Indicators of Educational Inequality in U.S. States 1993 – 2011

Can better indicators of school financing reduce the poverty achievement gap?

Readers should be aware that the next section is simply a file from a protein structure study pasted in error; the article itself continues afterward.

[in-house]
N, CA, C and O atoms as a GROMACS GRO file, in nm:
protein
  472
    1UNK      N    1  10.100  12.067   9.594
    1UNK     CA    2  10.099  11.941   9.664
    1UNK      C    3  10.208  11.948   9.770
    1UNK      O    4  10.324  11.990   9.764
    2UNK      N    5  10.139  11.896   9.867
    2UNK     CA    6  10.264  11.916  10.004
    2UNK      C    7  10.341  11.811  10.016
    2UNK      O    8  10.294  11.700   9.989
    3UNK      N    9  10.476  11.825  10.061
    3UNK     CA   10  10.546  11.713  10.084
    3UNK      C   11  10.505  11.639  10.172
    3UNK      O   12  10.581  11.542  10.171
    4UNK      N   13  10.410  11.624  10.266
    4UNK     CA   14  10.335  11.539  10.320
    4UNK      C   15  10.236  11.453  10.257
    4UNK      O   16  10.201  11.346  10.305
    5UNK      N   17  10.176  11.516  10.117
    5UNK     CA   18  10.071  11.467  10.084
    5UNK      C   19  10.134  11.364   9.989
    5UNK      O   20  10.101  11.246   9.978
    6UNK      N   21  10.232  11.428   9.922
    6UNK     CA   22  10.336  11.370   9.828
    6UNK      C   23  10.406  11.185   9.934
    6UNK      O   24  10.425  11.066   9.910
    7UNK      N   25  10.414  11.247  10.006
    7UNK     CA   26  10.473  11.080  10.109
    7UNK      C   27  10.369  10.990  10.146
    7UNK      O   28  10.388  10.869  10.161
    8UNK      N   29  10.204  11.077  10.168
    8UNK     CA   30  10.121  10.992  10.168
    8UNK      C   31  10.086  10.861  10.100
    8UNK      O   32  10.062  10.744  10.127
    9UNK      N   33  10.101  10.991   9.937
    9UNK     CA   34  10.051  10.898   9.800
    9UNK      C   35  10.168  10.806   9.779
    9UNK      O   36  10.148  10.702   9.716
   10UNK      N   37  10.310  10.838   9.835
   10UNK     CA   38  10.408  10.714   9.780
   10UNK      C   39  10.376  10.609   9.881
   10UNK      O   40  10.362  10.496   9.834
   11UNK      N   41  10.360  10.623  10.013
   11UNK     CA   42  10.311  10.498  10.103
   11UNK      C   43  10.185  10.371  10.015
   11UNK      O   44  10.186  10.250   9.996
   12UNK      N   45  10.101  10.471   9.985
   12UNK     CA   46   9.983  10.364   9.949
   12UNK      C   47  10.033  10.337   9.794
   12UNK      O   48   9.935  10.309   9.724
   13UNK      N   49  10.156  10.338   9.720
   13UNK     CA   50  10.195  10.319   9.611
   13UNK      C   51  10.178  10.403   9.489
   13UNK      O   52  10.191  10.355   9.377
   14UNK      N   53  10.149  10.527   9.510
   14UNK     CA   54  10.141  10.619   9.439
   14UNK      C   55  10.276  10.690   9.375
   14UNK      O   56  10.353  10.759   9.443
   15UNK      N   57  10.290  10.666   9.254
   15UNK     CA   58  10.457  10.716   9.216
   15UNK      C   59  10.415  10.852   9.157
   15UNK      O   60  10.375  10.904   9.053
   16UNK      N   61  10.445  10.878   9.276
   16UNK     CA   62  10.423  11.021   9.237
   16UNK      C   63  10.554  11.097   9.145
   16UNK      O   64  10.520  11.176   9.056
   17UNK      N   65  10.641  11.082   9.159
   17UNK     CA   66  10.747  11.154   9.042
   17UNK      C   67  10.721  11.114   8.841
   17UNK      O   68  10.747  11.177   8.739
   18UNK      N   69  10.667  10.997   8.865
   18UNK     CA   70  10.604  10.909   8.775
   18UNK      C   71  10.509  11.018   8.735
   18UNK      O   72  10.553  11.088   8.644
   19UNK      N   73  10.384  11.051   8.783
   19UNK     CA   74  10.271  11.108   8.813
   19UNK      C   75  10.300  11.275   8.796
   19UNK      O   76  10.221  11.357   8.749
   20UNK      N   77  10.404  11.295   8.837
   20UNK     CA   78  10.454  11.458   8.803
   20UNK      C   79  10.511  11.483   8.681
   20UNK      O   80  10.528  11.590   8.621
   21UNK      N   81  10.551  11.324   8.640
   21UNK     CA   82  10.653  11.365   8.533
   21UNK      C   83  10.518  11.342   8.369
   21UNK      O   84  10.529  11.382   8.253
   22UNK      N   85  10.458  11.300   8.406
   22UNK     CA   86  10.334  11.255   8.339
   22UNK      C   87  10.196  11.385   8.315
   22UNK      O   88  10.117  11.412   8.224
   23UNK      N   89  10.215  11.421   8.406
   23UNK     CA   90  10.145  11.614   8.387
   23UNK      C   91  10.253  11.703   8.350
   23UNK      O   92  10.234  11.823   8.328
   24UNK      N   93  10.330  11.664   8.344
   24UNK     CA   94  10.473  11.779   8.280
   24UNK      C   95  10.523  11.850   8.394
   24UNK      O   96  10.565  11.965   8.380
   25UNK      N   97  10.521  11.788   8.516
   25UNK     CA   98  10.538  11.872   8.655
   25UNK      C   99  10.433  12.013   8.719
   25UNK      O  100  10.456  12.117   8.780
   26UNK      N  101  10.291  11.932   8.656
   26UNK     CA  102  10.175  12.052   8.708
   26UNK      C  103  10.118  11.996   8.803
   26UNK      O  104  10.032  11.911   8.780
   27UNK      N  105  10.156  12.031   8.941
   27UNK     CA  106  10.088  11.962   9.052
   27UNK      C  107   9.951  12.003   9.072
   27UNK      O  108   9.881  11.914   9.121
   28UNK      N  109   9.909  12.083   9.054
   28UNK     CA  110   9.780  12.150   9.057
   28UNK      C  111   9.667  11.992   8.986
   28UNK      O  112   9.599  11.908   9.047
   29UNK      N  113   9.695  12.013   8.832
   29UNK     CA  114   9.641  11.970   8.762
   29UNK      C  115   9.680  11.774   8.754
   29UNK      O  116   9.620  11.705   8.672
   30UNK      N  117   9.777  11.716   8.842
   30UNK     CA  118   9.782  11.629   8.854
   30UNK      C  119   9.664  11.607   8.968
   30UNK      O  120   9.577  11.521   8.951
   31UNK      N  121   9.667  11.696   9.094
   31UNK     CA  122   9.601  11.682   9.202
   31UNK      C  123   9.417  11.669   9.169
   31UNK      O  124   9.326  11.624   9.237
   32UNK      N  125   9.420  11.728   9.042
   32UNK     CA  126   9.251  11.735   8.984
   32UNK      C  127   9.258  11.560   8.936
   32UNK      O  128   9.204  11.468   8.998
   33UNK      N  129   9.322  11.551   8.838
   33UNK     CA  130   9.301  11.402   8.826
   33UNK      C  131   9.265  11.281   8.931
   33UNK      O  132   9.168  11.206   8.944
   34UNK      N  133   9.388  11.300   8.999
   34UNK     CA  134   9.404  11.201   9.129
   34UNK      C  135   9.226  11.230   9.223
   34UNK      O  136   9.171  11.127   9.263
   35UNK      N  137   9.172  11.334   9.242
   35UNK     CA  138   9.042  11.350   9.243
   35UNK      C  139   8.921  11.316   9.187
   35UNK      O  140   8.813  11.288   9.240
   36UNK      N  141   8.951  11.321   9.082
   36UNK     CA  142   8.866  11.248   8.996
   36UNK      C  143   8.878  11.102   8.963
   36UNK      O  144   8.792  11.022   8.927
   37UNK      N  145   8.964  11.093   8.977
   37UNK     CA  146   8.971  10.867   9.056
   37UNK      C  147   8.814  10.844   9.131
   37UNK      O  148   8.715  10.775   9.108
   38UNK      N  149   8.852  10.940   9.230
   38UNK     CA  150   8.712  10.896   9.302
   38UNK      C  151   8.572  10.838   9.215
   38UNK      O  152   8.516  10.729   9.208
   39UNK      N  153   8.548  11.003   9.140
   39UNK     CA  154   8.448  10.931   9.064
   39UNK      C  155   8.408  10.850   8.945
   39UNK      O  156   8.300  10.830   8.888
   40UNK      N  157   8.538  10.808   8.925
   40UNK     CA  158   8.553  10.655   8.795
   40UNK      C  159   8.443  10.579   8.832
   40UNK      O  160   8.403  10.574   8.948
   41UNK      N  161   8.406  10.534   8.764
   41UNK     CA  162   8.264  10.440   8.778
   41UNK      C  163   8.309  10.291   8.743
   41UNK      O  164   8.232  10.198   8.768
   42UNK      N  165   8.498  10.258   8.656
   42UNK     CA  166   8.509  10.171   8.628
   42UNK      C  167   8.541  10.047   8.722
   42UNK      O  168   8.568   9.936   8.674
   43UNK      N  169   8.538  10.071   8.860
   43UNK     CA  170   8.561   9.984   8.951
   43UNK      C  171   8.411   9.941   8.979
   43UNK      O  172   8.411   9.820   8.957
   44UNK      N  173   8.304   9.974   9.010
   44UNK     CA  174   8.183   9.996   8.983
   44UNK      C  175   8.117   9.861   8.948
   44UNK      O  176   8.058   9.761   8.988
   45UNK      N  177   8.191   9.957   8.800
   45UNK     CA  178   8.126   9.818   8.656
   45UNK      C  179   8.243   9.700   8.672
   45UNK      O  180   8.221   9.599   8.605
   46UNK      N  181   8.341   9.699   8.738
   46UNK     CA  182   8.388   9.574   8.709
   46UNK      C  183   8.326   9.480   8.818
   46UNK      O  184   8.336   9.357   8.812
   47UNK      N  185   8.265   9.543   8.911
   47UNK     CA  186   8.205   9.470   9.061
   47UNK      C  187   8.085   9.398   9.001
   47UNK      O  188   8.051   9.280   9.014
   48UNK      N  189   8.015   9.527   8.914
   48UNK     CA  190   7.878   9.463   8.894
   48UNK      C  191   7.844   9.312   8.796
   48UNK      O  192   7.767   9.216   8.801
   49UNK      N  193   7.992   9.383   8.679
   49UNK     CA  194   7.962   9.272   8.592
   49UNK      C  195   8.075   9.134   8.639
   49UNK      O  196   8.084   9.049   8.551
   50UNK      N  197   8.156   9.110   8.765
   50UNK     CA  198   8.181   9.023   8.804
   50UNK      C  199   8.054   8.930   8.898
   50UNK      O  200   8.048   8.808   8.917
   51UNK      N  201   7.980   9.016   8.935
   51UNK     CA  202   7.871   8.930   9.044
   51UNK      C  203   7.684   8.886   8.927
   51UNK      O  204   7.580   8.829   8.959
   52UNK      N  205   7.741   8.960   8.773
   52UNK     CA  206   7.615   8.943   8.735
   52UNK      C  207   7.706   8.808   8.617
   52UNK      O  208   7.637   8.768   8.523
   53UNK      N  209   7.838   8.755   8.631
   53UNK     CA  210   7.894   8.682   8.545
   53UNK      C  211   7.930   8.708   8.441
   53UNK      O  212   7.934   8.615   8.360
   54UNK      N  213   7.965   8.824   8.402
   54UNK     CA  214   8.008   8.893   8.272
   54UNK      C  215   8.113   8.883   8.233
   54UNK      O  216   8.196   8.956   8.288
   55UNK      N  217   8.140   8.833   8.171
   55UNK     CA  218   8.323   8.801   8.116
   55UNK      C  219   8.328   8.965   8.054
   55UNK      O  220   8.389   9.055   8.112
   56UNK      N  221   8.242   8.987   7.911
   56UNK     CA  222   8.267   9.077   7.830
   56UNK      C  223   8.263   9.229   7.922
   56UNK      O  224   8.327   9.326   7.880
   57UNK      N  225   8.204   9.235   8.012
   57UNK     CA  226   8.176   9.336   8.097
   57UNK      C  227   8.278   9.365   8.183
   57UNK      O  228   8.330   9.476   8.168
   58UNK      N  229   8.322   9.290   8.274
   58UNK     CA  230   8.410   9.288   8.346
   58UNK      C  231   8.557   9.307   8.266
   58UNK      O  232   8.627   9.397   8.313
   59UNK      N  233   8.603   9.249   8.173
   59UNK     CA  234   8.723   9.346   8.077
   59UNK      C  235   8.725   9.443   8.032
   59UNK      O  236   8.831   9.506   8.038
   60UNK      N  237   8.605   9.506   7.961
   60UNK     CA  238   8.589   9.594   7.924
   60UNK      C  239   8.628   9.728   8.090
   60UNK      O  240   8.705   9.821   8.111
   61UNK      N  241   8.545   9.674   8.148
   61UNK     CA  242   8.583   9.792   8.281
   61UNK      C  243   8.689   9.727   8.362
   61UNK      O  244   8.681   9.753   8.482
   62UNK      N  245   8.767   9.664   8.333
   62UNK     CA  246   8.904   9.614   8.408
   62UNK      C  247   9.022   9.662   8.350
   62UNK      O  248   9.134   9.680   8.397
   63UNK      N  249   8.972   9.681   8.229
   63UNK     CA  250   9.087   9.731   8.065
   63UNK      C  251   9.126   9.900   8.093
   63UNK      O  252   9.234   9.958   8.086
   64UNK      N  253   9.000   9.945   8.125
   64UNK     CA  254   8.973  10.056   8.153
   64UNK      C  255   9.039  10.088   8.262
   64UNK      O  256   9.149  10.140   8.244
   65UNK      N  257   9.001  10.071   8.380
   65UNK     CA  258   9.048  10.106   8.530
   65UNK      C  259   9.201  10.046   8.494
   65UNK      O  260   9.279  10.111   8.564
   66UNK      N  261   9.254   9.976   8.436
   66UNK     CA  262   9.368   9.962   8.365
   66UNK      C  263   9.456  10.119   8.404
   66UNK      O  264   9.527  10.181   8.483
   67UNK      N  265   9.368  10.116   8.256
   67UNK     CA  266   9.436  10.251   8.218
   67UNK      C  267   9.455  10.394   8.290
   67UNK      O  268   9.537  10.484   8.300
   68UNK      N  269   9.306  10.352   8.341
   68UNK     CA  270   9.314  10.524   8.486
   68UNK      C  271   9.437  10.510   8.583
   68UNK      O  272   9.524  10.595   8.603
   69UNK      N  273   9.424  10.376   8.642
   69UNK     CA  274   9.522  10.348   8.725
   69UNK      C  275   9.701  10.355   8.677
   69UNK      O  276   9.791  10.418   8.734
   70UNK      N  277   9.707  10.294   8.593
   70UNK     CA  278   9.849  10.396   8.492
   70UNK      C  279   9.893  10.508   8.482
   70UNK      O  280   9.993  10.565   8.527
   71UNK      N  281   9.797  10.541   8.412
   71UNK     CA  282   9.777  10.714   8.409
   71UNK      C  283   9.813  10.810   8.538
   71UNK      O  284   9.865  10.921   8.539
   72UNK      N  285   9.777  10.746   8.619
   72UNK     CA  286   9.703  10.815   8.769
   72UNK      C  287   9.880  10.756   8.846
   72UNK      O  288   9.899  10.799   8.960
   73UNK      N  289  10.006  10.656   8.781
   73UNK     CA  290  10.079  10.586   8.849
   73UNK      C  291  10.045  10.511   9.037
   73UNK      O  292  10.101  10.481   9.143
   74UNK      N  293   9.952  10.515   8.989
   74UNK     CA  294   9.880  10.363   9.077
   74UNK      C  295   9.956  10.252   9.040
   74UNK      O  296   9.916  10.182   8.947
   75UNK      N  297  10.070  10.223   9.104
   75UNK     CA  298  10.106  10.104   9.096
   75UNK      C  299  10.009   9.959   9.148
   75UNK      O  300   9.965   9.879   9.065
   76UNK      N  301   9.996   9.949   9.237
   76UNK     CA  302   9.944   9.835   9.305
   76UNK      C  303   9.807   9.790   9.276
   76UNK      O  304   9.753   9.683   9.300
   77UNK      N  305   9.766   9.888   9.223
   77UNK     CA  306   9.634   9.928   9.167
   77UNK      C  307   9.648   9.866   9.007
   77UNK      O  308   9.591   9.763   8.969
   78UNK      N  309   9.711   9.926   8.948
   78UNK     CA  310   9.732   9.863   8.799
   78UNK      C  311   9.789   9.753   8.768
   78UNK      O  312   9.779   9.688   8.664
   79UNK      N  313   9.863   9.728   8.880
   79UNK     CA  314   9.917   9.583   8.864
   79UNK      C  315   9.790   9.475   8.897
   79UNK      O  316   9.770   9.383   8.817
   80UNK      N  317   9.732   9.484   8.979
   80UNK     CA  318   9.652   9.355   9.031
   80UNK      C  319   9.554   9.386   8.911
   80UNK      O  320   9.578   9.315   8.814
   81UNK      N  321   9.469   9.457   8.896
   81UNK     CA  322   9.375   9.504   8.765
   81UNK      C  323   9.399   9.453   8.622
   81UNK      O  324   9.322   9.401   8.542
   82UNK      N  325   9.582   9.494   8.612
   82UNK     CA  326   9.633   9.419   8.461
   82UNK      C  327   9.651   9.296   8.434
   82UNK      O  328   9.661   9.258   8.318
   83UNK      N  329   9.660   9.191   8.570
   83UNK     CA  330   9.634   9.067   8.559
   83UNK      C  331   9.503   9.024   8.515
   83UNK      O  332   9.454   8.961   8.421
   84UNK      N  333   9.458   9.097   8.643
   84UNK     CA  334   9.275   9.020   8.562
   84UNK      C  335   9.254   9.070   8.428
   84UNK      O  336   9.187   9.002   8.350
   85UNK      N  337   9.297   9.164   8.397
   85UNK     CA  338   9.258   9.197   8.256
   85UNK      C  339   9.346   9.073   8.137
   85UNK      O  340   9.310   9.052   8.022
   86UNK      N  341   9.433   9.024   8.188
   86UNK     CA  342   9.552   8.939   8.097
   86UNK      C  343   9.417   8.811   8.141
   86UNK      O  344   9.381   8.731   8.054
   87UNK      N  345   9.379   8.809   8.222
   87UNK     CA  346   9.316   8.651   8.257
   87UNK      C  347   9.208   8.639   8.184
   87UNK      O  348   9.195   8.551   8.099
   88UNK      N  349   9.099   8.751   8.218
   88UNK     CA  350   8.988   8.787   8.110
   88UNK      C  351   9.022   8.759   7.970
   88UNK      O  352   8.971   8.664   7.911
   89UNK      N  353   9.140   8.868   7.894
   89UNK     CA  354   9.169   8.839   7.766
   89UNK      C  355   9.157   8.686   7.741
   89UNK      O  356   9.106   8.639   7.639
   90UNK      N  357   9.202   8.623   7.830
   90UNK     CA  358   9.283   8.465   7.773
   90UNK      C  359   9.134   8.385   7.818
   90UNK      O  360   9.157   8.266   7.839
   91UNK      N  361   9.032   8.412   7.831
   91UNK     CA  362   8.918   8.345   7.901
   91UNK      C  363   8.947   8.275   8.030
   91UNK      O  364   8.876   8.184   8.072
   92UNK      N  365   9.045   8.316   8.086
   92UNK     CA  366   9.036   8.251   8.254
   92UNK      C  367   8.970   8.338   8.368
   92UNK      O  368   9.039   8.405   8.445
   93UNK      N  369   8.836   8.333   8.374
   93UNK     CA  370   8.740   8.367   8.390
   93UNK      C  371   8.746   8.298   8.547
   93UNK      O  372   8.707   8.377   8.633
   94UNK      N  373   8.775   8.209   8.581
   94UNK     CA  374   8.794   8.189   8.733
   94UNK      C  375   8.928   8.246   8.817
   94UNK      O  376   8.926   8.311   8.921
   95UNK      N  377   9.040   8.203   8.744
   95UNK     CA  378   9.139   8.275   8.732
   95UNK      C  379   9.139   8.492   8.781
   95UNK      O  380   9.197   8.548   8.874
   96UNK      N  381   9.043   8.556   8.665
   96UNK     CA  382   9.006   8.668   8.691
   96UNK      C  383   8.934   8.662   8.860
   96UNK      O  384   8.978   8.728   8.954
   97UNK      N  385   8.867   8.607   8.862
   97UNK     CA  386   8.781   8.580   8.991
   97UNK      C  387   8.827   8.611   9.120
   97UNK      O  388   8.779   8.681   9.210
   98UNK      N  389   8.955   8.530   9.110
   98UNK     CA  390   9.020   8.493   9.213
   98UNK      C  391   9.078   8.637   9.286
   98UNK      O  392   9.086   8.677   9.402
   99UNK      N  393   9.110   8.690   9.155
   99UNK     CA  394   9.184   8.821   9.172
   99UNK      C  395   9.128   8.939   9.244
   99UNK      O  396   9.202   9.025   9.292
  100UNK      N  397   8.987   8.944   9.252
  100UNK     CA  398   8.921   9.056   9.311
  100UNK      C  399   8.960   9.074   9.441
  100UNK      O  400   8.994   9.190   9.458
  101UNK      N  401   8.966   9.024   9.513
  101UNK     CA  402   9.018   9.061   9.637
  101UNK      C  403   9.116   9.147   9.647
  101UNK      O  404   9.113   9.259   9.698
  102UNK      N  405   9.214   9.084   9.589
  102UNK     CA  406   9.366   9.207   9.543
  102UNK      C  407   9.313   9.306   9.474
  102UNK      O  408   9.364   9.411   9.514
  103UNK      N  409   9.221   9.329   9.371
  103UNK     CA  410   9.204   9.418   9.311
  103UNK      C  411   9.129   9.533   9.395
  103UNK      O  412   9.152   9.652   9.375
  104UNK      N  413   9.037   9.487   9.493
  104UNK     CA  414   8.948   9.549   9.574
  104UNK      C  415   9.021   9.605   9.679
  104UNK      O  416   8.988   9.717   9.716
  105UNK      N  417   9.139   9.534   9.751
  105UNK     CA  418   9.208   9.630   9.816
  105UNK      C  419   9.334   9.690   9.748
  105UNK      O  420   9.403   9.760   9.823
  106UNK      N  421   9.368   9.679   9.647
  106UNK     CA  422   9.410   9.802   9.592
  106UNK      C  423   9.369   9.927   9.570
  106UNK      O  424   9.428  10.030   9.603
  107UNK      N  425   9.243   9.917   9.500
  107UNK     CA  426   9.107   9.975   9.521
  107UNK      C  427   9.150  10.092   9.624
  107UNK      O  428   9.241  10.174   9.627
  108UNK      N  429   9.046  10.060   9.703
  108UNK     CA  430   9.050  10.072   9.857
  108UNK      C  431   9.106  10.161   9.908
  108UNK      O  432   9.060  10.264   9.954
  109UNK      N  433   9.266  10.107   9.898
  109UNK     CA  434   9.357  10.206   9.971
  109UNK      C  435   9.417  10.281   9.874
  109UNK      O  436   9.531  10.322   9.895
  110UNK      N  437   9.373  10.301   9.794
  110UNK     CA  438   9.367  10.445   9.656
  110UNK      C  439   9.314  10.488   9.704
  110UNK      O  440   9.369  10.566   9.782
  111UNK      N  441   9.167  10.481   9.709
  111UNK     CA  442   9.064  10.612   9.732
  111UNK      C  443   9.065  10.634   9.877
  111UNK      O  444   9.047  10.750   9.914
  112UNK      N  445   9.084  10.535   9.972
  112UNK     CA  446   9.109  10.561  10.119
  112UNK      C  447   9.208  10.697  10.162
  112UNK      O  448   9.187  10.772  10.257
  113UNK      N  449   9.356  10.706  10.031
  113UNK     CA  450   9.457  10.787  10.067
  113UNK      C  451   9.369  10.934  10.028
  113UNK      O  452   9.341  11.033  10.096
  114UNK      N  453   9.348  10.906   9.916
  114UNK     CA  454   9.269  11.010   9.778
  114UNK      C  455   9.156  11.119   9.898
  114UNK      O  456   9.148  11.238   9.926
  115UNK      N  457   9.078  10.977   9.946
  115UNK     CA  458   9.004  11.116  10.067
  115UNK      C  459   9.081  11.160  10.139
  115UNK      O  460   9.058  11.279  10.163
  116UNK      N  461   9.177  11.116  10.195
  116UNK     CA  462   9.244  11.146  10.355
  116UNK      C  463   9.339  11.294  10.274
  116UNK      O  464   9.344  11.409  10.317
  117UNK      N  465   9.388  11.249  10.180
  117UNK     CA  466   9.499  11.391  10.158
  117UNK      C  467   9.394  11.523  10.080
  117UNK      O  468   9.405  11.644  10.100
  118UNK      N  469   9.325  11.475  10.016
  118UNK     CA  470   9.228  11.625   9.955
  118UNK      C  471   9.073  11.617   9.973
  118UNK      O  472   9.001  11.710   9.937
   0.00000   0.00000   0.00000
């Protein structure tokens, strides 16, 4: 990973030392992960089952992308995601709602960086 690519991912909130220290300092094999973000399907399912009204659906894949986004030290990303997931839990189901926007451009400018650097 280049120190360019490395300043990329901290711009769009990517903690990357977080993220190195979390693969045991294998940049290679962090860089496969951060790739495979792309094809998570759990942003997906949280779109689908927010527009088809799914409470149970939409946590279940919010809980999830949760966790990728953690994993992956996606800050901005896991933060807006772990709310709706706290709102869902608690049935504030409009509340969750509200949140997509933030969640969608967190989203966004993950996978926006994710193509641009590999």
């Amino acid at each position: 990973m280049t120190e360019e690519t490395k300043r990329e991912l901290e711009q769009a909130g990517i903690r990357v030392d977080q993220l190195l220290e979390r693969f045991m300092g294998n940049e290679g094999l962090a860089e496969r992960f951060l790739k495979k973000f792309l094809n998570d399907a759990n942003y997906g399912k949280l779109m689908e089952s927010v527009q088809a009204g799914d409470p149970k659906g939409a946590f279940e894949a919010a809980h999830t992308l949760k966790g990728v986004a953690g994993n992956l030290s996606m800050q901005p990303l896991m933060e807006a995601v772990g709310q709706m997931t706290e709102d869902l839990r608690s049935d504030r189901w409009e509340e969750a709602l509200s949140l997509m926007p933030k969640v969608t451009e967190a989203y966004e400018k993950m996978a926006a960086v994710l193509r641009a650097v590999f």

Unequal distribution of education funding within states and districts is seen as a major source of inequality in education outcomes between low-income students and their higher-income peers. Court decisions intended to reduce funding variability have been widely viewed as a lever to reduce outcome disparities. For this lever to work effectively, we need better information on indicators of school financing. This study will make a contribution by developing reliable measures of funding equity and adequacy to track fairness of state school finance. Baker will analyze annual data, primarily at the school district level, across all states from 1993 through 2012. First, Baker will create indicators of school finance adequacy and equity. He will then link the indicators of funding to variability in teacher compensation, class size, and other schooling conditions typically regarded as highly sensitive to funding. Baker will also develop student outcome measures to assess the feasibility of testing whether state level changes in funding adequacy and equity are associated with student outcomes. The findings will lay the groundwork for developing school funding systems that provide the resources that schools and teachers actually need to reduce the poverty achievement gap.

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